Efforts to repatriate Rohingya refugees to Myanmar fail after no one turns up to board buses organised by Bangladesh govt
A fresh push to repatriate Rohingya refugees to Myanmar appeared to fall flat on Thursday, with no one turning up to hop on five buses and 10 trucks laid on by Bangladesh.
A fresh push to repatriate Rohingya refugees to Myanmar appeared to fall flat on Thursday, with no one turning up to hop on five buses and 10 trucks laid on by Bangladesh
'We have been waiting since 9.00 am to take any willing refugees for repatriation,' Khaled Hossain, a Bangladesh official in charge of the Teknaf refugee camp, said
Some 7,40,000 of the long-oppressed mostly Muslim Rohingya minority fled a military offensive in 2017 in Myanmar's Rakhine state, joining 2,00,000 already in Bangladesh
Teknaf, Bangladesh: A fresh push to repatriate Rohingya refugees to Myanmar appeared to fall flat on Thursday, with no one turning up to hop on five buses and 10 trucks laid on by Bangladesh.
"We have been waiting since 9.00 am to take any willing refugees for repatriation," Khaled Hossain, a Bangladesh official in charge of the Teknaf refugee camp, told AFP after over an hour of waiting. "Nobody has yet turned up."
Some 7,40,000 of the long-oppressed mostly Muslim Rohingya minority fled a military offensive in 2017 in Myanmar's Rakhine state, that the United Nations has likened to ethnic cleansing, joining 2,00,000 already in Bangladesh.
Demanding that Buddhist-majority Myanmar guarantee their safety and citizenship, only a handful have returned from the vast camps in southeast Bangladesh where they have now lived for two years.
The latest repatriation attempt — a previous push failed in November — follows a visit last month to the camps by high-ranking officials from Myanmar led by Permanent Foreign Secretary Myint Thu.
Bangladesh's foreign ministry forwarded a list of more than 22,000 refugees to Myanmar for verification and Naypyidaw cleared 3,450 individuals for "return".
But on Wednesday, several Rohingya refugees whose names were listed told AFP that said they did not want to return unless their safety was ensured and they were granted citizenship. "It is not safe to return to Myanmar," one of them, Nur Islam, told AFP.
Officials from the UN and Bangladesh's refugee commission have also been interviewing Rohingya families in the settlements to find out if they wanted to return.
"We have yet to get consent from any refugee family," a UN official said Wednesday.
Rohingya community leader Jafar Alam told AFP the refugees had been gripped by fear since authorities announced the fresh repatriation process. They also feared being sent to camps for internally displaced people (IDP) if they went back to Myanmar.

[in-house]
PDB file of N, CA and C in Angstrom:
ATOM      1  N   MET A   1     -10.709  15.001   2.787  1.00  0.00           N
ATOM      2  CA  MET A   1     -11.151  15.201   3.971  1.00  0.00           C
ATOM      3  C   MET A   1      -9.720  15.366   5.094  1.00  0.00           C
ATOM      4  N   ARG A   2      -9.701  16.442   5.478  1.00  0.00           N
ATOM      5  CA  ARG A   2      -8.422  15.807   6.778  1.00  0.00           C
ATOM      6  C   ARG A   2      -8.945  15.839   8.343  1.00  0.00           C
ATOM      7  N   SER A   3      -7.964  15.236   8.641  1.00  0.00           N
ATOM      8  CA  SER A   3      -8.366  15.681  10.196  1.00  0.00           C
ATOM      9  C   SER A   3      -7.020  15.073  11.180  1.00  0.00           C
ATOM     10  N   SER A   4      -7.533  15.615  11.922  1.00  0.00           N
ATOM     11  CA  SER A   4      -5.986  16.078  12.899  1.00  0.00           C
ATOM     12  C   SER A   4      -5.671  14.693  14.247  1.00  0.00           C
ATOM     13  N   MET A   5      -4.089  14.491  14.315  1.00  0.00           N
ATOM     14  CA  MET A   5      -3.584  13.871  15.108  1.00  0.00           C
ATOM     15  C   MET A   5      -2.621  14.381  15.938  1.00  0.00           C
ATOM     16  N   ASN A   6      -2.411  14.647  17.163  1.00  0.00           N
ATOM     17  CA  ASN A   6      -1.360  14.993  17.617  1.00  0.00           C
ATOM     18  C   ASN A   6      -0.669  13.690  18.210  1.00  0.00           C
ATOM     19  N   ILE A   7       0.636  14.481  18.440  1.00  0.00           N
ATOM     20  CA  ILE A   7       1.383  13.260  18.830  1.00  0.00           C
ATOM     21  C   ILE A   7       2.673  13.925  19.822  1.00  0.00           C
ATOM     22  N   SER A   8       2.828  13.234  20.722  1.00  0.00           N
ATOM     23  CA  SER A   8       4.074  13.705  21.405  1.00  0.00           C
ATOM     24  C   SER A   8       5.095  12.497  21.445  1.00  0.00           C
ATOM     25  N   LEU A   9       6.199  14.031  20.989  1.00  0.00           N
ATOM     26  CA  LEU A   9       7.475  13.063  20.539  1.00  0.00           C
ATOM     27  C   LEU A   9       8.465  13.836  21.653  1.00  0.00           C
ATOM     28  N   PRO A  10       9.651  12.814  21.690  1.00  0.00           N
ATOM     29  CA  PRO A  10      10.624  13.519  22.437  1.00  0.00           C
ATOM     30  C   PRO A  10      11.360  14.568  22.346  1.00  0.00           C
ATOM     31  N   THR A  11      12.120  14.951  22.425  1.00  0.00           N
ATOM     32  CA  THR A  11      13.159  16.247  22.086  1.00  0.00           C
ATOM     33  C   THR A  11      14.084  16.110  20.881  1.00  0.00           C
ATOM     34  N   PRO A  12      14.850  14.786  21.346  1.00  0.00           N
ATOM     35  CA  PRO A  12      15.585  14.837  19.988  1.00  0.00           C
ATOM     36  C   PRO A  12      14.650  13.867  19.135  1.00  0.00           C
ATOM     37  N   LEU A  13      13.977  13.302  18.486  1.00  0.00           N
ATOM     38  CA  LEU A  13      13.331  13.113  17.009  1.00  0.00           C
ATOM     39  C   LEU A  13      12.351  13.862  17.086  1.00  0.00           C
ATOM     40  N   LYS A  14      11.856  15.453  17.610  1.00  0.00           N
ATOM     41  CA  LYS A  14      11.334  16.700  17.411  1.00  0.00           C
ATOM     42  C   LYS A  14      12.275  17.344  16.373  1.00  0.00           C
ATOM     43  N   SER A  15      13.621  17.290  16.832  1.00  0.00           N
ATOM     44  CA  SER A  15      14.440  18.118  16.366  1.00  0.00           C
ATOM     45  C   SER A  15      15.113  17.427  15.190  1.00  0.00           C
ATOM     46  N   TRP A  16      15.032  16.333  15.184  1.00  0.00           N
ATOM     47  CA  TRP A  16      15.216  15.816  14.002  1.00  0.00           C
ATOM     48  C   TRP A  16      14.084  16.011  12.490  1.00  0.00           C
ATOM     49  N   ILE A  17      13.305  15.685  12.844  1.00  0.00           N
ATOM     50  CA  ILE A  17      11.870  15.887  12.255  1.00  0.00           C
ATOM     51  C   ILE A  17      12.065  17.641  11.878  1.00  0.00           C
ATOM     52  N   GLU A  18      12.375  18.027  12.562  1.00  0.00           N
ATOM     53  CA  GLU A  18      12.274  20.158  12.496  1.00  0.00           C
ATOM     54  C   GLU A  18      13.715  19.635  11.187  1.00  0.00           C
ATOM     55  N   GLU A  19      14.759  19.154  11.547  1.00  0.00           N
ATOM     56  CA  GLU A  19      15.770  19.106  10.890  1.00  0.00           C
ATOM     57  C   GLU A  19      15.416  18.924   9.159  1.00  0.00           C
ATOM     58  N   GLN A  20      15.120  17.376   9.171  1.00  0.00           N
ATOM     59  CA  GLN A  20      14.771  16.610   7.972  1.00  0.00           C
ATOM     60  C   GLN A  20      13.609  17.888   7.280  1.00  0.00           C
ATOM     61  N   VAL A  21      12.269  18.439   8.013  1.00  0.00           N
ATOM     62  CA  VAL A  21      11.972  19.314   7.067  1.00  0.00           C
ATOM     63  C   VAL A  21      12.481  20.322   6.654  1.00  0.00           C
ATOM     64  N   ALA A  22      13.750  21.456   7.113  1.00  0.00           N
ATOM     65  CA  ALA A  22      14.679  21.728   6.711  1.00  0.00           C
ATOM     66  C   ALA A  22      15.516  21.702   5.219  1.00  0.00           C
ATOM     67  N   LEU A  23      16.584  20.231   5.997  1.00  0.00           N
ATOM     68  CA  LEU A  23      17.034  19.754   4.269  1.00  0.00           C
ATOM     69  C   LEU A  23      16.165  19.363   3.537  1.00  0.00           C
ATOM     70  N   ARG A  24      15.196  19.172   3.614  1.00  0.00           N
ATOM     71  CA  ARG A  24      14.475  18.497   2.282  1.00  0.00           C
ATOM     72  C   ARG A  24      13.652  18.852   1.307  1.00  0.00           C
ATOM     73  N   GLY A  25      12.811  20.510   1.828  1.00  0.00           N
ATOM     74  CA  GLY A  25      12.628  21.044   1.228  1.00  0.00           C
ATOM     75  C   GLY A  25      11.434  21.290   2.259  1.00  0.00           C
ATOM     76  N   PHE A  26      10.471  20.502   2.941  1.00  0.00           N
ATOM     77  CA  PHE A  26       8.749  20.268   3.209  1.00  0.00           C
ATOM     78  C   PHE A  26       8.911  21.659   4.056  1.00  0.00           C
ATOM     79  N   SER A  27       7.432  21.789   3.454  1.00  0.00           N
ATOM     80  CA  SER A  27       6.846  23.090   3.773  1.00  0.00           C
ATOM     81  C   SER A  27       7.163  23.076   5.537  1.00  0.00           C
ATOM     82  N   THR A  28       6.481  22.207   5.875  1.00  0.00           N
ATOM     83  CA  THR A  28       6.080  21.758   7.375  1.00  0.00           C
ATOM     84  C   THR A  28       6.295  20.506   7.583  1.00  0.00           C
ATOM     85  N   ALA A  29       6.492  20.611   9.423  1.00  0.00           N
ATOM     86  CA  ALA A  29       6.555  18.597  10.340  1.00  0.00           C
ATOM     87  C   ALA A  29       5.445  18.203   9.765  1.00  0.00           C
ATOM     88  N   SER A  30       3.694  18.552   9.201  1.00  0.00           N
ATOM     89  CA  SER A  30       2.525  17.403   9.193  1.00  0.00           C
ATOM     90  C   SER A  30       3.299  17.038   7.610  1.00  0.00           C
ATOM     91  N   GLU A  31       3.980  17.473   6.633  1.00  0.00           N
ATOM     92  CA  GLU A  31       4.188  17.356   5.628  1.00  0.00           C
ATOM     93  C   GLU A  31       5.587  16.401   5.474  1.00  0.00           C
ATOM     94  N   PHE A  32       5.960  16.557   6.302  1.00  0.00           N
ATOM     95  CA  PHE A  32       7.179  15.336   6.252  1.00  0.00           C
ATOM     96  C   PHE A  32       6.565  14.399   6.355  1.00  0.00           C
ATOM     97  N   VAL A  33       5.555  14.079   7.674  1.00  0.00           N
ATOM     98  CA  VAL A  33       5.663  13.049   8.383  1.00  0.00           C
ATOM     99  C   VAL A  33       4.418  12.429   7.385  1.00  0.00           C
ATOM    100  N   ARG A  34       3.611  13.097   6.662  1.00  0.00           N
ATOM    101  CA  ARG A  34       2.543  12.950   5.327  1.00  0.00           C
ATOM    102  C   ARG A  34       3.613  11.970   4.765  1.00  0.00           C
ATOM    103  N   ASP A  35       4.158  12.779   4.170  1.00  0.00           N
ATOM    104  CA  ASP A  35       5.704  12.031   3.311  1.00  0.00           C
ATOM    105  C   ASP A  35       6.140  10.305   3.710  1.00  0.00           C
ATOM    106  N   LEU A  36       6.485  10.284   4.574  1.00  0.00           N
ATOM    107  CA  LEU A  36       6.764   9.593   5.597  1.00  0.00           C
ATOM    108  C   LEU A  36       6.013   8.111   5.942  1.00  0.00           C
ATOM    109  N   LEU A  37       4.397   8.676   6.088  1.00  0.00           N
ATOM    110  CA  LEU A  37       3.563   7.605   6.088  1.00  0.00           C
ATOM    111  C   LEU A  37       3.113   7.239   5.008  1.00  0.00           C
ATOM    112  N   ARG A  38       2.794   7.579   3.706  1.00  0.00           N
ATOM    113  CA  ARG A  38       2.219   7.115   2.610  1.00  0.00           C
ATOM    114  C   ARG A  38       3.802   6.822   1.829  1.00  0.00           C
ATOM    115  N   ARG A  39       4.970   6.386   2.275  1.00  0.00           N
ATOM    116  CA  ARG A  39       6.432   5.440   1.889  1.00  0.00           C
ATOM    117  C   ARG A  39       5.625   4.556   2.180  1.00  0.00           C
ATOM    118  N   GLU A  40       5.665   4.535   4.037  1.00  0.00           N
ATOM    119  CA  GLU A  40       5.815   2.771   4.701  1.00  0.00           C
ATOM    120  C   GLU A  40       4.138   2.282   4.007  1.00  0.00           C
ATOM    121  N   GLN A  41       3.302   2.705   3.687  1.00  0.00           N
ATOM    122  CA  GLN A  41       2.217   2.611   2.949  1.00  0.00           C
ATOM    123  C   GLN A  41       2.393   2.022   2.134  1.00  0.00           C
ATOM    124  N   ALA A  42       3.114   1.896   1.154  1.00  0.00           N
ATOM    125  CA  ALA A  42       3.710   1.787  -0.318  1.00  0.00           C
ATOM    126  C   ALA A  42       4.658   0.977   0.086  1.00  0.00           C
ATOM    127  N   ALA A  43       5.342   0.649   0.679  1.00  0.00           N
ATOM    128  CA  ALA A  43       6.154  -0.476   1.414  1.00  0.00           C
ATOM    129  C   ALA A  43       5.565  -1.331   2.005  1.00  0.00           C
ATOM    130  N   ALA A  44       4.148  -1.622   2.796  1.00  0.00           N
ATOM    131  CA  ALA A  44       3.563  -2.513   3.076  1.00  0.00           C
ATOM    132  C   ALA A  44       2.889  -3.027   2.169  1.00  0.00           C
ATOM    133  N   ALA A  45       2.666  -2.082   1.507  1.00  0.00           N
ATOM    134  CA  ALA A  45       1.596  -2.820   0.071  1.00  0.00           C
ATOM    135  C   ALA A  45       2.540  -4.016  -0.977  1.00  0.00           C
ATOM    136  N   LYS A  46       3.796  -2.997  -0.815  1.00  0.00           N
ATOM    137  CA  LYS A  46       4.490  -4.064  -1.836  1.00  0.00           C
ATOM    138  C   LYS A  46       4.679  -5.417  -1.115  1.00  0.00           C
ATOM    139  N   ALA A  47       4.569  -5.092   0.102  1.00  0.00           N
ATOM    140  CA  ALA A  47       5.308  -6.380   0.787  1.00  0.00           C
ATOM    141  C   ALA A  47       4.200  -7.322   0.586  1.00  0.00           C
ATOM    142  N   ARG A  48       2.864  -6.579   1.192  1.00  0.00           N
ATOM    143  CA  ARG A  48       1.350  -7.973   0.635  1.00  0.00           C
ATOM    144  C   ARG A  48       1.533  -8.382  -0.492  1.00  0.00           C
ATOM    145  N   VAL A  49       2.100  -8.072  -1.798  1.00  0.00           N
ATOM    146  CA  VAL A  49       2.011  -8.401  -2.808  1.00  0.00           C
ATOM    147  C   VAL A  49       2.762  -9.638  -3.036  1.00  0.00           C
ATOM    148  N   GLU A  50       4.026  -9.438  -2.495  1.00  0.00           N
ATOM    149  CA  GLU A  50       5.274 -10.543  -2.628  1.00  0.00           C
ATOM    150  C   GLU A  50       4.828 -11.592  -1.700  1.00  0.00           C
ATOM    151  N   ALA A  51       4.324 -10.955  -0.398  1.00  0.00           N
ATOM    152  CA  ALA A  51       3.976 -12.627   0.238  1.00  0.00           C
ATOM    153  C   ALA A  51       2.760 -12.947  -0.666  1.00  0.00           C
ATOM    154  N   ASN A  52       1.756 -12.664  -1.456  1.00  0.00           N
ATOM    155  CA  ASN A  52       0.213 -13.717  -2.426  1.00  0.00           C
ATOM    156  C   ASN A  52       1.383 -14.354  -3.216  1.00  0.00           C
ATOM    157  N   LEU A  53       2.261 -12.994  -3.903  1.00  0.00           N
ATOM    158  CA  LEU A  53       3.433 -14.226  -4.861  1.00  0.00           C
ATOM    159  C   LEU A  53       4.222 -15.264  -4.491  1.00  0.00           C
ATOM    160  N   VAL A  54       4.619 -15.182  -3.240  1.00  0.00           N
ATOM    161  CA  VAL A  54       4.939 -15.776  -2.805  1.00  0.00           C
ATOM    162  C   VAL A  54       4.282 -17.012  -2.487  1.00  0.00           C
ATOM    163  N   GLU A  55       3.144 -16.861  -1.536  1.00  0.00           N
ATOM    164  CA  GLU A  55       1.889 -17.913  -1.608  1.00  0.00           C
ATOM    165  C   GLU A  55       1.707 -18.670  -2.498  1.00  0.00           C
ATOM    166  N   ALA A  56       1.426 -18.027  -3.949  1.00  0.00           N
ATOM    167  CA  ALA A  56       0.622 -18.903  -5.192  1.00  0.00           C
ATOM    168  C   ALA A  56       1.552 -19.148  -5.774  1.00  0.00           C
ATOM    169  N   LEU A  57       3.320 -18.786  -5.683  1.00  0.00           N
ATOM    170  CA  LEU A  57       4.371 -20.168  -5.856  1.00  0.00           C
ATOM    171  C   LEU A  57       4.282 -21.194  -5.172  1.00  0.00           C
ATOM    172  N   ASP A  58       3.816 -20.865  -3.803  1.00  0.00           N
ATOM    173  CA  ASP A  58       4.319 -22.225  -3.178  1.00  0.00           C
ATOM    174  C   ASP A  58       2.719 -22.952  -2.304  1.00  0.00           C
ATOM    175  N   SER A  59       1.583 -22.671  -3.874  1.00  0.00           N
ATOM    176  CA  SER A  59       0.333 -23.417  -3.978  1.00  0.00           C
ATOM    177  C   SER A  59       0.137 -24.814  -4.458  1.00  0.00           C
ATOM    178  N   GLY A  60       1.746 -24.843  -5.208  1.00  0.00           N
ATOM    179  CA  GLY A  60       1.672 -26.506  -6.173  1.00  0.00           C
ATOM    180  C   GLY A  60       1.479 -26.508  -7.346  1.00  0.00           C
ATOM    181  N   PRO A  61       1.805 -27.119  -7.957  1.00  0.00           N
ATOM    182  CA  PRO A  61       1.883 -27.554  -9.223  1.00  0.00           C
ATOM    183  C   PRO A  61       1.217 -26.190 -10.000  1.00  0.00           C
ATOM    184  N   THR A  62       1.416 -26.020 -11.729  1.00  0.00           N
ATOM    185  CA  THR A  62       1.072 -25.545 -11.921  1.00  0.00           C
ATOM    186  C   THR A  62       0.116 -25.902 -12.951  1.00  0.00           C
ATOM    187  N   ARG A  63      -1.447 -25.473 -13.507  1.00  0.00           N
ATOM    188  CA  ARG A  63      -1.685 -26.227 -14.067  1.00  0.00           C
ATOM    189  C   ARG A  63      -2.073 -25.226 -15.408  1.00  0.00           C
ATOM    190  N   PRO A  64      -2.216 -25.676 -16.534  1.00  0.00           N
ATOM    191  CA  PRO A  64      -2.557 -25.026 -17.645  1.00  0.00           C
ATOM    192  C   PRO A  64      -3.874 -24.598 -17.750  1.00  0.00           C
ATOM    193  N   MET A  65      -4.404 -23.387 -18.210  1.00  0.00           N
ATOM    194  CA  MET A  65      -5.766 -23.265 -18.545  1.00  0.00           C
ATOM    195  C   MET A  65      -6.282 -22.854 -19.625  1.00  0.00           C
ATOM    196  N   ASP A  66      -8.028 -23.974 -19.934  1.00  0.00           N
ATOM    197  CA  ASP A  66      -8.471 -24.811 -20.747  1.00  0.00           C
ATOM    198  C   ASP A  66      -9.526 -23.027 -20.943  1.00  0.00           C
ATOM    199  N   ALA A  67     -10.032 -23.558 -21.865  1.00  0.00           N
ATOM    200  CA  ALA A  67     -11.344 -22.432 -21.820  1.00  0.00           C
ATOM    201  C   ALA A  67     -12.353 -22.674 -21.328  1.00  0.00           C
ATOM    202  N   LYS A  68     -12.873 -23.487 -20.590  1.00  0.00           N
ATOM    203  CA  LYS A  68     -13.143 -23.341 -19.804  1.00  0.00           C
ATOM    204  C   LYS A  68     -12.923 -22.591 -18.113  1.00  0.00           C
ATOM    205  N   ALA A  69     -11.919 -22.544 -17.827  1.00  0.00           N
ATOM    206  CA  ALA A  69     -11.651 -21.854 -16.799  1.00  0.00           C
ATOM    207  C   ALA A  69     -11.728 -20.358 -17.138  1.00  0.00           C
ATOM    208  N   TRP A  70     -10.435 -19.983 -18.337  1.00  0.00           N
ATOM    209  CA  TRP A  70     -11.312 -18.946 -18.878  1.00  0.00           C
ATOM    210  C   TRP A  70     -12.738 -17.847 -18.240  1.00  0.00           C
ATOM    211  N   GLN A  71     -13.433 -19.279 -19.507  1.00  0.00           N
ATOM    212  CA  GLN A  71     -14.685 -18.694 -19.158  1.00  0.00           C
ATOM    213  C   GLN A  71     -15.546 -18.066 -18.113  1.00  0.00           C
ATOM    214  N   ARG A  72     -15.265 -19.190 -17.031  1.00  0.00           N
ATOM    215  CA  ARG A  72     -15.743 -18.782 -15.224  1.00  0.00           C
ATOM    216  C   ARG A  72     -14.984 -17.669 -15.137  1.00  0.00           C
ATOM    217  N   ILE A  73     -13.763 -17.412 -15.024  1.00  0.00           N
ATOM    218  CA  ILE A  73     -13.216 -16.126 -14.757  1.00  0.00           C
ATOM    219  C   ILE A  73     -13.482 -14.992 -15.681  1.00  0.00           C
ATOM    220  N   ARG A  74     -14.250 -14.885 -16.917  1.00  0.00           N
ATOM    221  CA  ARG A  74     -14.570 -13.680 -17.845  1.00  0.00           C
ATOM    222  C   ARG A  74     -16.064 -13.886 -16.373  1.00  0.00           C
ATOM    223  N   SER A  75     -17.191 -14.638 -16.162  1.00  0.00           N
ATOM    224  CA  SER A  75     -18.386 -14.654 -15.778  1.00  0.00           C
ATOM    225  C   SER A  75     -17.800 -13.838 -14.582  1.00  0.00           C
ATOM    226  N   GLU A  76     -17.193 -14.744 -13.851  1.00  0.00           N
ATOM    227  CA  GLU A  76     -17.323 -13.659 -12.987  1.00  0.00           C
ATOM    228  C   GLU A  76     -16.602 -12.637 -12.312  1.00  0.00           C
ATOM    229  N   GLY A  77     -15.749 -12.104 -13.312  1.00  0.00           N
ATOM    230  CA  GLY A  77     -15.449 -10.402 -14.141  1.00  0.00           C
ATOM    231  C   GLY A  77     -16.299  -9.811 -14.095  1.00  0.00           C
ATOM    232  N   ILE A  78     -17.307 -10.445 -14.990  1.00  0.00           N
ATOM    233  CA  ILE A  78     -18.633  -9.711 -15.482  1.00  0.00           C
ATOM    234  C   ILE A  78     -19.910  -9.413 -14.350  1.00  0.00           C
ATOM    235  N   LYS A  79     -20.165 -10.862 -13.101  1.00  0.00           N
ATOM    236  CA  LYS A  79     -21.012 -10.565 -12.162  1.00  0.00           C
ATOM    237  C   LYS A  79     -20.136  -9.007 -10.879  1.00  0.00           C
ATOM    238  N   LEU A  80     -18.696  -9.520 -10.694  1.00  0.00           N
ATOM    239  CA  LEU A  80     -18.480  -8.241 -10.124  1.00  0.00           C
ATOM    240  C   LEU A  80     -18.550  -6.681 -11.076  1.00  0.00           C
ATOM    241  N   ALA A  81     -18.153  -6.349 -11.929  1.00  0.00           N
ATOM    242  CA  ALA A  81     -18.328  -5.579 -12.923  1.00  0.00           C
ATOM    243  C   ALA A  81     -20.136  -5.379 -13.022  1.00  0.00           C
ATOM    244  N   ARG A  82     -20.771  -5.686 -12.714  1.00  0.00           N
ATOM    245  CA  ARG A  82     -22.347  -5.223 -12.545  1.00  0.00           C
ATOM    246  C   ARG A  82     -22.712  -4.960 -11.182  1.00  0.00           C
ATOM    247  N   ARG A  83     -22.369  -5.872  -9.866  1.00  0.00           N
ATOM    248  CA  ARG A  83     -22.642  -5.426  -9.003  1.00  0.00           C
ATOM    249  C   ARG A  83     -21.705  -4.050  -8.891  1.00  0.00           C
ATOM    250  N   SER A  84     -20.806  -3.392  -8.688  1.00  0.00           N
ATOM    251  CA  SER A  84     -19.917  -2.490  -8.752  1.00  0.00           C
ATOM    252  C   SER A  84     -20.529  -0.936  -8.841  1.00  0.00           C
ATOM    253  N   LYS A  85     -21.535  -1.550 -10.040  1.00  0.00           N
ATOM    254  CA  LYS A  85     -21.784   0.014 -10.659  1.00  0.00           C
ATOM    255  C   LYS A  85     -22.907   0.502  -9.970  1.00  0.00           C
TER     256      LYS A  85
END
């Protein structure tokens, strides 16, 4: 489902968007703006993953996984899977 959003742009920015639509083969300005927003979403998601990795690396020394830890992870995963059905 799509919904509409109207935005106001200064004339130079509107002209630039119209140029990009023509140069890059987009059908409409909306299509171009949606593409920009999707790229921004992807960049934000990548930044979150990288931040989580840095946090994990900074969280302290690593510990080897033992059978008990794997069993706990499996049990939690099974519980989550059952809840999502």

Bangladesh refugee commissioner Mohammad Abul Kalam said they were "fully prepared" for the repatriation with security being tightened across the refugee settlements to prevent any violence or protests. Officials said they would wait for a few more hours before deciding whether to postpone the repatriation move.
In New York, UN spokesman Stephane Dujarric said Wednesday that repatriations had to be "voluntary". "Any return should be voluntary and sustainable and in safety and in dignity to their place of origin and choice," Dujarric told reporters. The UN Security Council met behind closed doors on the issue on Wednesday.
Sunday will mark the second anniversary of the crackdown that sparked the mass exodus to the Bangladesh camps.
The Rohingya are not recognised as an official minority by the Myanmar government, which considers them Bengali interlopers despite many families having lived in Rakhine for generations.
Find latest and upcoming tech gadgets online on Tech2 Gadgets. Get technology news, gadgets reviews & ratings. Popular gadgets including laptop, tablet and mobile specifications, features, prices, comparison.
Michelle Bachelet, the UN High Commissioner for Human Rights, in a statement, decried a 'profoundly disturbing' number of cases of poisoning or targeted assassination in Russia over the past two decades
Afghanistan government airstrikes kill 24 civilians, injure 6 in northern province of Kunduz, say witnesses
The Afghan defence ministry claimed the airstrikes killed 30 Taliban fighters, but added an investigation was being held into claims that civilians were among the dead
UNGA adopts 'foward-looking' declaration for multilateralism, 'inclusive development' to mark its 75th anniversary
The landmark declaration was adopted at the high-level meeting of the 193-member Assembly to commemorate the milestone anniversary of the world body